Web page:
Protein malabsorption has become a common occurrence in our clients recently. It is the inability to properly digest protein and therefore, the nutrients from protein cannot be absorbed by the body. This is most likely caused by not producing enough digestive enzymes in the pancreas, and /or hydrochloric acid (HCL) in the stomach. The undigested protein, travels to the small intestine where it  putrifies and acidifies. It may lead to leaky gut because these undigested particles may cross the intestinal barrier. Symptoms of protein malabsorption include indigestion, gas, bloating, acid reflux, GERD, constipation, diarrhea, malabsorption, nutrient deficiencies, hypoglycemia, depression, anxiety, trouble building muscle, ligament laxity.  If the body is not breaking down proteins due to lack or enzymes or hydrochloric acid, it cannot reach the amino acids which are necessary for muscle building, healthy blood sugar levels, collagen structure, healthy tendon and ligaments, hypoglycemia (lightheadedness or passing out)  reduced production of neurotransmitters.

Taking digestive enzymes and HCL with meals will aid in digesting the protein but first the lining of the gut must be intact and not leaky. Supplements can help support the healing of a leaky gut by sealing the tight junctures of the intestine (L-glutamine, Quercetin) and repairing the mucosal lining (Slippery Elm, Zinc Carnosine).

Supplements to aid in supporting the digestion of proteins include bromelain and pepsin. Pepsin is made naturally by the body and it is a powerful enzyme in gastric juice. TMG (trimethylglycine)/betaine, is known to support the body’s own production of hydrochloric acid. TMG is found in beets, whole grains, spinach and shellfish. Betaine HCL increases HCL in the stomach, destroys harmful bacteria in the stomach, increases the absorption of nutrients and stimulates the conversion of pepsinogen to pepsin. Betaine/HCL can be found in echinacea, beets, broccoli, and spinach. We do not recommend starting with Betaine/HCL as a supplement if there is any gastric irritation, but the foods sources are good options.

In addition, for those individuals with protein malabsorption, a wildatarian (bison, venison, wild fish, shellfish, cornish game hen) or vegetarian diet is best for the body’s ability to digest protein.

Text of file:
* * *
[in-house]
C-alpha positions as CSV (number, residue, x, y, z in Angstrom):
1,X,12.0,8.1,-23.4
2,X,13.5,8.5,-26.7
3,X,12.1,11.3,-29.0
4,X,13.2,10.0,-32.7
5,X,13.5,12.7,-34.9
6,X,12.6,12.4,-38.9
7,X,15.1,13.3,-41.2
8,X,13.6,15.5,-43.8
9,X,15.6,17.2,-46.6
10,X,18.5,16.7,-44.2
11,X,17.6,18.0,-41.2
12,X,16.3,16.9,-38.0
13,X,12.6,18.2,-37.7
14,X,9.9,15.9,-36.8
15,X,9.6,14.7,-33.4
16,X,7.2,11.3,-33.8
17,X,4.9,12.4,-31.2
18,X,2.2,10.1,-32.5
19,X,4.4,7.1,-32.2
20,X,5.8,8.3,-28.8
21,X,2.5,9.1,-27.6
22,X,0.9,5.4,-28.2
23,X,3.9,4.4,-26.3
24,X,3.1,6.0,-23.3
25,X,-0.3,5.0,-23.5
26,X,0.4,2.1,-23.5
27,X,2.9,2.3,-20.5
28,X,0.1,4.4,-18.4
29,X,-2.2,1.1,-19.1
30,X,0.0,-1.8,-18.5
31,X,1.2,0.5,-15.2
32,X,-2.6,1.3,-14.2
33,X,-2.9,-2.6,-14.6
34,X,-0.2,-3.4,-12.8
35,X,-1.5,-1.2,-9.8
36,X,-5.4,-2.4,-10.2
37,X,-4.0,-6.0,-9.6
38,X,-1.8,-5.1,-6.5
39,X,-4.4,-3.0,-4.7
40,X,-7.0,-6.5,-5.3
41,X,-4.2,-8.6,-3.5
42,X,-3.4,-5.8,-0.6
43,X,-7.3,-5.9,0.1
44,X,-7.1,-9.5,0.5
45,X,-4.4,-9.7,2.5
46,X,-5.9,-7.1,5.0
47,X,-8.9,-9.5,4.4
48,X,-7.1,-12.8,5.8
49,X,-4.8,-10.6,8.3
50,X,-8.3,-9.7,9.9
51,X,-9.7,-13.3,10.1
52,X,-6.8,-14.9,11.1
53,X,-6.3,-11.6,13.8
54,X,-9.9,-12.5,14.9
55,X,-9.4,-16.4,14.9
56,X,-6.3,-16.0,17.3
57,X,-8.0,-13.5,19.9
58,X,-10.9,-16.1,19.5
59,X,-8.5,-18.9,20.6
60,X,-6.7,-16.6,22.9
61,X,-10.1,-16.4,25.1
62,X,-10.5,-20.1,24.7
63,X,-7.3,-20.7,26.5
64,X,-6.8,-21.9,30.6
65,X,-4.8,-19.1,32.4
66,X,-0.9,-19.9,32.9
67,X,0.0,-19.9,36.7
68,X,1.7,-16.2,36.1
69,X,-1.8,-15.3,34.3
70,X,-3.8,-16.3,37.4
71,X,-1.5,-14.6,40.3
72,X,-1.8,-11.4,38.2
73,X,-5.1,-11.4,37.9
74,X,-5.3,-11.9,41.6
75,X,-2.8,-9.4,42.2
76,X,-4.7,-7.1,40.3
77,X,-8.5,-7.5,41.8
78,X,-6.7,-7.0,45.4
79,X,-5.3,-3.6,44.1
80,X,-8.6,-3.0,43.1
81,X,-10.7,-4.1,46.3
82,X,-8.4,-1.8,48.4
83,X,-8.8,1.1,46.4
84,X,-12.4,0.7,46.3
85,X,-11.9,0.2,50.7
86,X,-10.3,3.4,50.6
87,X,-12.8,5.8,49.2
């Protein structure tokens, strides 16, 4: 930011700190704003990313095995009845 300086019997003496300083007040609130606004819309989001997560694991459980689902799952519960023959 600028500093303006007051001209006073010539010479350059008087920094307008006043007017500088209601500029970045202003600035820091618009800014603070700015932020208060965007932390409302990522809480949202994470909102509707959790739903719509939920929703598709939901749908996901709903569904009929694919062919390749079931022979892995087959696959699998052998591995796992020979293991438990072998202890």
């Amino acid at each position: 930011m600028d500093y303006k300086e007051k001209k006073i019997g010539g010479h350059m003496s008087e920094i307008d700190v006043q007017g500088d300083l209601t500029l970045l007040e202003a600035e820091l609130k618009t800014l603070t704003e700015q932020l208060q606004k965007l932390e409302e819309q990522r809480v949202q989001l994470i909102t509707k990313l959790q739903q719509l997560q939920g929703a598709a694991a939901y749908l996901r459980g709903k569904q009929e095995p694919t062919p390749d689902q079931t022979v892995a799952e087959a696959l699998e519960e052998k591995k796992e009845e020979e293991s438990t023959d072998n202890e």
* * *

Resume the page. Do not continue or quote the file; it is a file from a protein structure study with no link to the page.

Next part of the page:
One symptom of protein malabsorption can be acid reflux. Some clients have been put on PPIs to control the acid reflux. PPIs work by reducing the amount of acid in your stomach. While this may temporarily fix the problem, it is not fixing the root of problem because your body will decrease its own production of stomach acid further exacerbating the overall problem of undigested protein.

8 Comments. Leave new

  • Good help will work with this

  • Good quick and to the point information rather going through same nonsense over and over pls and thanks

  • How can I get it diagnosed? What’s the name of the test for this?

    • You can do your microbiome test through Thryve or Viome and they will be able to tell how your protein digestion is

  • Zachary Moseley
    March 8, 2021 10:27 am

    I can’t seem to get help from any doctors. I had an allergic reaction to eating peanuts and this came shortly after it. Can anyone give me some information please?

    • I started taking DE-3 (special blend from Northern Nutrition) as suggested from a doctor at Northern Nutrition that studies your blood under a microscope. Sounds weird but I was told my body isn’t digesting and absorbing protein. After reading up on it, it’s all starting to make sense! First time in decades I’ve been able to eat without cramps and pain. I’d never heard of protein malabsorption before so I’m in the learning process but the DE-3 is amazing. Just thought I’d pass it along if it can help someone else with protein malabsorption.

      • Teri Cochrane
        April 17, 2021 12:30 pm

        I used Vitamin D as a daily. It is a hormone pre-curser so it helps with insulin which is tied to protein metabolism.


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